I processed for both the Los Angeles Police Department and the Los Angeles Sheriff's Department. While both were similar in size, I saw each as having pluses and minuses.

To the world at large, LAPD had the prestige and name recognition, but you'd always be confined to working the city limits: Good luck finding something commuter friendly if you wanted to live elsewhere.

As the largest sheriff's department in the world, LASD had an excellent reputation for its innovations, and the odds of finding a substation close to home were pretty good. But unlike LAPD, you had to work custody before going to patrol.

LASD called first, and so I found myself starting my career at the Hall of Justice Jail. If I didn't like the thought of working custody, I found the reality was worse. The jails had a ridiculous ratio of inmates to deputies and many of the facilities were little more than architectural Petri dishes. (Rumor had it that a study group came in and discovered 30 previously unknown bacteria in the Men's Central Jail ventilation system.)

Also, the high concentration of crass illiterates saw my own vocabulary falling quickly down to their level. Talking like a sailor proved the best way to get my point across.

I decided to make the best of what I perceived to be a bad situation and follow the advice of an old timer who told me to talk to the inmates and pick their brains. The smart-ass in me wanted to say, "I'd have a hard time locating any gray matter in one of their heads, let alone pick at it."

But the fact was many of the inmates proved notoriously inventive in fashioning everything from make-up to shanks. I marveled at what many might have accomplished if they'd used their imaginations for some legitimate enterprise.

To my surprise I also found many weren't above talking with me, and it was while working the jail that I had an opportunity to do something most of my LAPD peers didn't: acquire intel straight from the source before getting up close and personal with them on the street.

Often, they were the ones initiating conversation, always with some agenda in mind: more phone time, double-ups on food, "Can we watch something aside from 'T.J. Hooker'?" (No), etc.

I may not have been around that many hardened criminals before, but I didn't want anyone exploiting my naivete. So I'd establish a credibility baseline by asking questions I already knew the answers to in a bid to make sure I wasn't getting jerked around on the stuff I wanted to find out about later.

Sometimes this BS detector was oriented around general knowledge, such as what constituted a hype kit, or what they were in for. Other times, it was about things I'd heard them say while I listened in the pipechase behind their cells when they'd be talking shit about old ladies, homies, and us.

I found myself steeped in a new idiom where a "green light" had fatal implications, and neither "jerking off" nor "horning" had nothing to do with lusty pursuits, but a "hood rat" did. I learned that you didn't want to be "bumping titties" or going "tits up."

It was edifying to discover that "speedballs" and "8 balls" had nothing to do with sports, and what my perceptions of PCP would be like ("It smells like a cross between ether and nail polish...and you'll probably get a contact-high headache"—a description that I found particularly apt, particularly if I made the mistake of driving back to the station with the windows up and some duster in the backseat).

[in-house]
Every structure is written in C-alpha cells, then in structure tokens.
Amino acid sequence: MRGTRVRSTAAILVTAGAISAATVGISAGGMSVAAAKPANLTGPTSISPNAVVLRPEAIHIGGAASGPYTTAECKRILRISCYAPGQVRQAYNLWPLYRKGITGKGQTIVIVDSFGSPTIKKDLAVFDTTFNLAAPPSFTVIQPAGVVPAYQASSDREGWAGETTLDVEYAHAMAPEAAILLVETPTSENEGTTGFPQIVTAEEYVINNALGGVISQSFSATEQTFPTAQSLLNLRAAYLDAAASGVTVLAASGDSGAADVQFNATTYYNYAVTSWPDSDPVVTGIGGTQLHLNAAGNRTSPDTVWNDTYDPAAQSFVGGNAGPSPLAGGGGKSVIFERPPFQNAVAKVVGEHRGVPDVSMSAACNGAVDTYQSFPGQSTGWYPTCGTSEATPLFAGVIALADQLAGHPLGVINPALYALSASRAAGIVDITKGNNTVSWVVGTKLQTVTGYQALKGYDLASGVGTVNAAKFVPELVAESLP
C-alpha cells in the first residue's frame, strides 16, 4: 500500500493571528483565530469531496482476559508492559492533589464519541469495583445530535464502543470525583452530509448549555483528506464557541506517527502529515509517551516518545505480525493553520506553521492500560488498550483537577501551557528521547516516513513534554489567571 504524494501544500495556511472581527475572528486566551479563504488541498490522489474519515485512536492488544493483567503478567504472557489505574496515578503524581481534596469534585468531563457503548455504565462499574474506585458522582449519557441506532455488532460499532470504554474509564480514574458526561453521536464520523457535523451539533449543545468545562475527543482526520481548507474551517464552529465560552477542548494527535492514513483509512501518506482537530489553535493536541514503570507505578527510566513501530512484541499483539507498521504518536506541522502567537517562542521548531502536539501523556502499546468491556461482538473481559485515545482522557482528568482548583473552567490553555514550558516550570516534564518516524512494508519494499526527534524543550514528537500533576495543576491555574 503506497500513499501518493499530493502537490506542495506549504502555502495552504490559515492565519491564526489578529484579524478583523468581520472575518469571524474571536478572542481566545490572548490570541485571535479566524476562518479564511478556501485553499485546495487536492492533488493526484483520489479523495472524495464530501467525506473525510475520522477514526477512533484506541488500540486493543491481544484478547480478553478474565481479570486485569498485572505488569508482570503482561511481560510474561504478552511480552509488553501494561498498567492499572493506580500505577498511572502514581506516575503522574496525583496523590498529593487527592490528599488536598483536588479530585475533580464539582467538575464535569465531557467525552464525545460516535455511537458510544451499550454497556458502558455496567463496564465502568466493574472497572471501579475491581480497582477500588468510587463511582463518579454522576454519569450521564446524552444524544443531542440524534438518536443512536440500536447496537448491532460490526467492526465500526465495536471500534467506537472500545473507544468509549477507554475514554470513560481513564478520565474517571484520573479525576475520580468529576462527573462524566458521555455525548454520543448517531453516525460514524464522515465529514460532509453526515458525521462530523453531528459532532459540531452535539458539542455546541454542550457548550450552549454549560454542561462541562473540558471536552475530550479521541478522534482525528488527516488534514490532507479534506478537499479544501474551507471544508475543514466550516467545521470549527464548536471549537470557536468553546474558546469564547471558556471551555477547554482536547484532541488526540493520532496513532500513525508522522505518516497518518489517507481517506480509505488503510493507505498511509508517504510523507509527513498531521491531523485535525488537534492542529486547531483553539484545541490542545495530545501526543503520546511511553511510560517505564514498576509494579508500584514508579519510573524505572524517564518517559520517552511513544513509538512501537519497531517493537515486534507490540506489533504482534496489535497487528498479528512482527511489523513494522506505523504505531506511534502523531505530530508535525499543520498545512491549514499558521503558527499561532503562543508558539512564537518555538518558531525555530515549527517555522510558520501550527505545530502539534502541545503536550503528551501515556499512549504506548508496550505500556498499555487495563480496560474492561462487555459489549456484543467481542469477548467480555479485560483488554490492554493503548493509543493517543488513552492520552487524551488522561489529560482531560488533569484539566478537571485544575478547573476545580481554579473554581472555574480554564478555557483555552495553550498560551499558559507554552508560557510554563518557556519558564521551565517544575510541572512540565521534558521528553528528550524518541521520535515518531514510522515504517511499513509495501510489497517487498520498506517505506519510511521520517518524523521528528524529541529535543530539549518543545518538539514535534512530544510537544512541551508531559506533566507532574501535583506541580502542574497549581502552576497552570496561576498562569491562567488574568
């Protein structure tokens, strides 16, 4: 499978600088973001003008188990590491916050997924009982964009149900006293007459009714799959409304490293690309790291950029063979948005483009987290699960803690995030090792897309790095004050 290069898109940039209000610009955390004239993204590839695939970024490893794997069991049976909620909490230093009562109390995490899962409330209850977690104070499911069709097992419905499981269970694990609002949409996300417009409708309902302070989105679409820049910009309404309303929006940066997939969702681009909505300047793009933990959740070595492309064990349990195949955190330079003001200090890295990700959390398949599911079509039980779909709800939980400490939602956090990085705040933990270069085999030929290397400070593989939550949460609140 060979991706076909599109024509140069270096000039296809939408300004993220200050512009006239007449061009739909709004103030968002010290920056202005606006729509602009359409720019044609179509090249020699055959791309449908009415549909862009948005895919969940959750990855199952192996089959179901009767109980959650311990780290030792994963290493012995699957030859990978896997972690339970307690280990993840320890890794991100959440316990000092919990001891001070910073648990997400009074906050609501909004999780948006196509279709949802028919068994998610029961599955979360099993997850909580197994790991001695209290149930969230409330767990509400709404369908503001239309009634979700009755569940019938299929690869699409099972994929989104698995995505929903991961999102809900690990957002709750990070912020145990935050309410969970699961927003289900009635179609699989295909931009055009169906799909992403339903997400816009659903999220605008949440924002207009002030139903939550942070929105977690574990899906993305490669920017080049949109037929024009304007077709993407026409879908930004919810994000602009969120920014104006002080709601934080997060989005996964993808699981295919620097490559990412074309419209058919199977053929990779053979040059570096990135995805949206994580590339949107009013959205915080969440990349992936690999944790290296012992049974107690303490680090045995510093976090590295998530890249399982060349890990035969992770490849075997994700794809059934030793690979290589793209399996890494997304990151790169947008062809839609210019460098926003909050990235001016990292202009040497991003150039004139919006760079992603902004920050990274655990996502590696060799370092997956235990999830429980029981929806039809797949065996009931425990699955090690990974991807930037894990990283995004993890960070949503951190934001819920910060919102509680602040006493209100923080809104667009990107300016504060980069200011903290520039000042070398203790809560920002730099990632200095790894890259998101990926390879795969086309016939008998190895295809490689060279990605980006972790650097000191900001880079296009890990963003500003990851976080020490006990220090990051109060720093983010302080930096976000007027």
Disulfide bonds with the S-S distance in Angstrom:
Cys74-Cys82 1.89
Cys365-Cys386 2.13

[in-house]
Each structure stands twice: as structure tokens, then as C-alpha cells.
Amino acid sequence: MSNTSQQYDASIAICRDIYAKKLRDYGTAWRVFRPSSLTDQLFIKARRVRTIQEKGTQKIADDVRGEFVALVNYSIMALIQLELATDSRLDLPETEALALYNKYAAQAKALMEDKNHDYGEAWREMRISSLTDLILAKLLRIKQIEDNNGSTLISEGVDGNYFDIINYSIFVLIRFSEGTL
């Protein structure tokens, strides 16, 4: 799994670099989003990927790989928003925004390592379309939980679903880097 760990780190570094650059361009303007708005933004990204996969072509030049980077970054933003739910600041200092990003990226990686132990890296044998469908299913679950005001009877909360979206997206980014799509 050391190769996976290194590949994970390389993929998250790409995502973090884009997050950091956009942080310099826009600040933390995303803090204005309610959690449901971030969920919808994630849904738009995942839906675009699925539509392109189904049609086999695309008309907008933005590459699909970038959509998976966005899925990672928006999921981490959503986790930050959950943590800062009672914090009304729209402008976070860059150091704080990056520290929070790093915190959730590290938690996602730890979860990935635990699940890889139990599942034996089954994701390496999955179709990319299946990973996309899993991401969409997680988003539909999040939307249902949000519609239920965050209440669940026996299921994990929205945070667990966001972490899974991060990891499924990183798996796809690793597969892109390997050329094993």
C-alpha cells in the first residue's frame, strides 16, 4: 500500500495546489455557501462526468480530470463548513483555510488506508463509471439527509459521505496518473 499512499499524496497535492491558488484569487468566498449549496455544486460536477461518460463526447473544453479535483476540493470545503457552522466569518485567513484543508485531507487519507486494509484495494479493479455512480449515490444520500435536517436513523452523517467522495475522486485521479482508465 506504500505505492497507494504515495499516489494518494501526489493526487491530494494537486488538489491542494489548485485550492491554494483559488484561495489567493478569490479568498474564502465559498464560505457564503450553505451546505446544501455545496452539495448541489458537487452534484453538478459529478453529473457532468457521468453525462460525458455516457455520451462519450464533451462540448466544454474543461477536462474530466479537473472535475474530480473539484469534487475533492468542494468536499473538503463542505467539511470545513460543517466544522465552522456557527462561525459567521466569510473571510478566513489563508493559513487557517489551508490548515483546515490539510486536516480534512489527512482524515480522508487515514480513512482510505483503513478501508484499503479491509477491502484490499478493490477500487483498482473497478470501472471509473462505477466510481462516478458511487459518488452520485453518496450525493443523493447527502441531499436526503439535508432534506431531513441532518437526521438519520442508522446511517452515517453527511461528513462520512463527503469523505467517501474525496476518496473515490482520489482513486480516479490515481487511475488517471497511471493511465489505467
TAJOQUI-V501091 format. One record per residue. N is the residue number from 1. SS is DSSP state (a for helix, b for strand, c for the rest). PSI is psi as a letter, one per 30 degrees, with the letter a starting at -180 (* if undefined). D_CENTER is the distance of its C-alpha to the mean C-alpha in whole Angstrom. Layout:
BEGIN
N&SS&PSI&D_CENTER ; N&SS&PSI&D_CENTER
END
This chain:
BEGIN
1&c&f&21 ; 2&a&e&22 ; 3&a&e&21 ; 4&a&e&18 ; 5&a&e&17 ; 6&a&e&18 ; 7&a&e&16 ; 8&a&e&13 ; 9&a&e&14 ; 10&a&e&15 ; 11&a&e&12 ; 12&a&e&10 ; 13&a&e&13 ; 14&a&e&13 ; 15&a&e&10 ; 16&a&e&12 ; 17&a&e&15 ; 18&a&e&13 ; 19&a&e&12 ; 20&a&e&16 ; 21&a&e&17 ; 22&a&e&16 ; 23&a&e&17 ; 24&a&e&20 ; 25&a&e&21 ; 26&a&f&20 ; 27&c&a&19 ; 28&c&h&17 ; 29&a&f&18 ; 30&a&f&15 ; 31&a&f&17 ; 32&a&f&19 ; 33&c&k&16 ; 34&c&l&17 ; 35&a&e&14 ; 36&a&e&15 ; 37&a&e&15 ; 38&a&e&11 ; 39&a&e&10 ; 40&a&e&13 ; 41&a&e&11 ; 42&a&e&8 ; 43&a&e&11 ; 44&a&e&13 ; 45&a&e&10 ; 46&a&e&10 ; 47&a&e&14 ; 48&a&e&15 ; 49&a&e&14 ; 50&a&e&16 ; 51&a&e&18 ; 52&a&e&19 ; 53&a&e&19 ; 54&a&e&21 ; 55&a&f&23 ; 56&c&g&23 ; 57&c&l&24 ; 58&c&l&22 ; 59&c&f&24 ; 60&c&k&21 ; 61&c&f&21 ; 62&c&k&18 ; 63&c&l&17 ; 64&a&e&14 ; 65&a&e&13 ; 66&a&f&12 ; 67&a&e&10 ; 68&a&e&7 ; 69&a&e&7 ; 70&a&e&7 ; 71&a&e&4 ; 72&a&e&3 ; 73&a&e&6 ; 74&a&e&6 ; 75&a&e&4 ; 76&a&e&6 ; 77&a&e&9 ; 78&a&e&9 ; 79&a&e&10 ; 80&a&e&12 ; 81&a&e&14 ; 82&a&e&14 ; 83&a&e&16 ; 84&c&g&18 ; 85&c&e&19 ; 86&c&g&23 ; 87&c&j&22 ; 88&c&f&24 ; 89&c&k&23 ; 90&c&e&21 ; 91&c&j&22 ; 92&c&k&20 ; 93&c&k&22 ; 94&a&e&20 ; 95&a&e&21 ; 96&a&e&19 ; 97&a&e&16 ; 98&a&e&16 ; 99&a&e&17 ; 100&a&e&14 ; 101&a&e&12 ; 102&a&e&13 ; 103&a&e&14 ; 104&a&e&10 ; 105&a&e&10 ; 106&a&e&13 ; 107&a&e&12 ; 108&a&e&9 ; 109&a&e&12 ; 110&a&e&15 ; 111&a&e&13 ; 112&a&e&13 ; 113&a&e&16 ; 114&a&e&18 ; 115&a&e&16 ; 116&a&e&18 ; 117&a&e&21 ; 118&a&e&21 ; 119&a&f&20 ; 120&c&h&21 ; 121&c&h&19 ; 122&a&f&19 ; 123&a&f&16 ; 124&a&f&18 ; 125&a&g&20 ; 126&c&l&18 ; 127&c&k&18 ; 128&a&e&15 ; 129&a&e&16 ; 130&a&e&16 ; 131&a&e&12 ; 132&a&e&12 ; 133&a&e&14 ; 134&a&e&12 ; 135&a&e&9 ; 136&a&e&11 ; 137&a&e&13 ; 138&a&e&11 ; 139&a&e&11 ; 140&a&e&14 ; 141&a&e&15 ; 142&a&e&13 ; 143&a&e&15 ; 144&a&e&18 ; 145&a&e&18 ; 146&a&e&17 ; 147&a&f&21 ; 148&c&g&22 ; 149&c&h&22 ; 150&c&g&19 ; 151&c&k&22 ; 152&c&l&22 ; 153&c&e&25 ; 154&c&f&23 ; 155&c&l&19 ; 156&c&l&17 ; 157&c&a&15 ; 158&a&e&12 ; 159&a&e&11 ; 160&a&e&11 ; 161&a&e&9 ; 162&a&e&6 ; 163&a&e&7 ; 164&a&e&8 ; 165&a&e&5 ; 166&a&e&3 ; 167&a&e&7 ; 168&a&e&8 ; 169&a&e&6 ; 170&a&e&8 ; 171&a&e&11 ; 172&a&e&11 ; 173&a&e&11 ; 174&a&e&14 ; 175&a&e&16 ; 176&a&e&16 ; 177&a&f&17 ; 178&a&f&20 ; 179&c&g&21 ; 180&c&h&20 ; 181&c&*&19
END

They taught me the tricks of their respective trades. How to hotwire cars, and what cars were easiest to steal. I was told that "booster bags" weren't NASA-logoed handbags, and that a Sherm had nothing to do with my boss, Sherman Block, but quite a bit to do with "super cools."

They told me how they did their shit, where they their shit, and how they hid it.

They gave me insight as to the ins and outs of getting fake IDs and where they'd piecemeal their counterfeit currency (dark bars and strip clubs).

I learned the significance of their tattoos (e.g., the teardrop), and how to discriminate between jail tats and those of parlors.

These were custodial interrogations in the most literal sense but without the usual legal ramifications, and throughout them I made a point of listening with some sort of empathy for where they were coming from. Ultimately, we all want to be heard by a sympathetic audience, and when you've got nothing but time you'll sometimes settle for some surprising audiences. With me, they at least knew I was paying attention.

Eventually, a vast majority of these people would be back on the streets; I dealt with more than a few of them later. Of those that I did, the rapport I'd developed on the inside often helped on the outside (but not always).

So if you're not already in the habit of doing so, might I suggest that you put aside the Kindle or DS player you're passing the time with and walk back to your jail or court lock-up. See if there's someone who's not above shooting the shit with you.

Just make sure that the shit they're shooting isn't of a bovine nature.

Author

Dean Scoville
Dean Scoville

Dean Scoville

Former associate editor of Police Magazine and a retired patrol supervisor and investigator with the Los Angeles Sheriff's Department, Sgt. Dean Scoville has received multiple awards for government service.

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Former associate editor of Police Magazine and a retired patrol supervisor and investigator with the Los Angeles Sheriff's Department, Sgt. Dean Scoville has received multiple awards for government service.

View Bio
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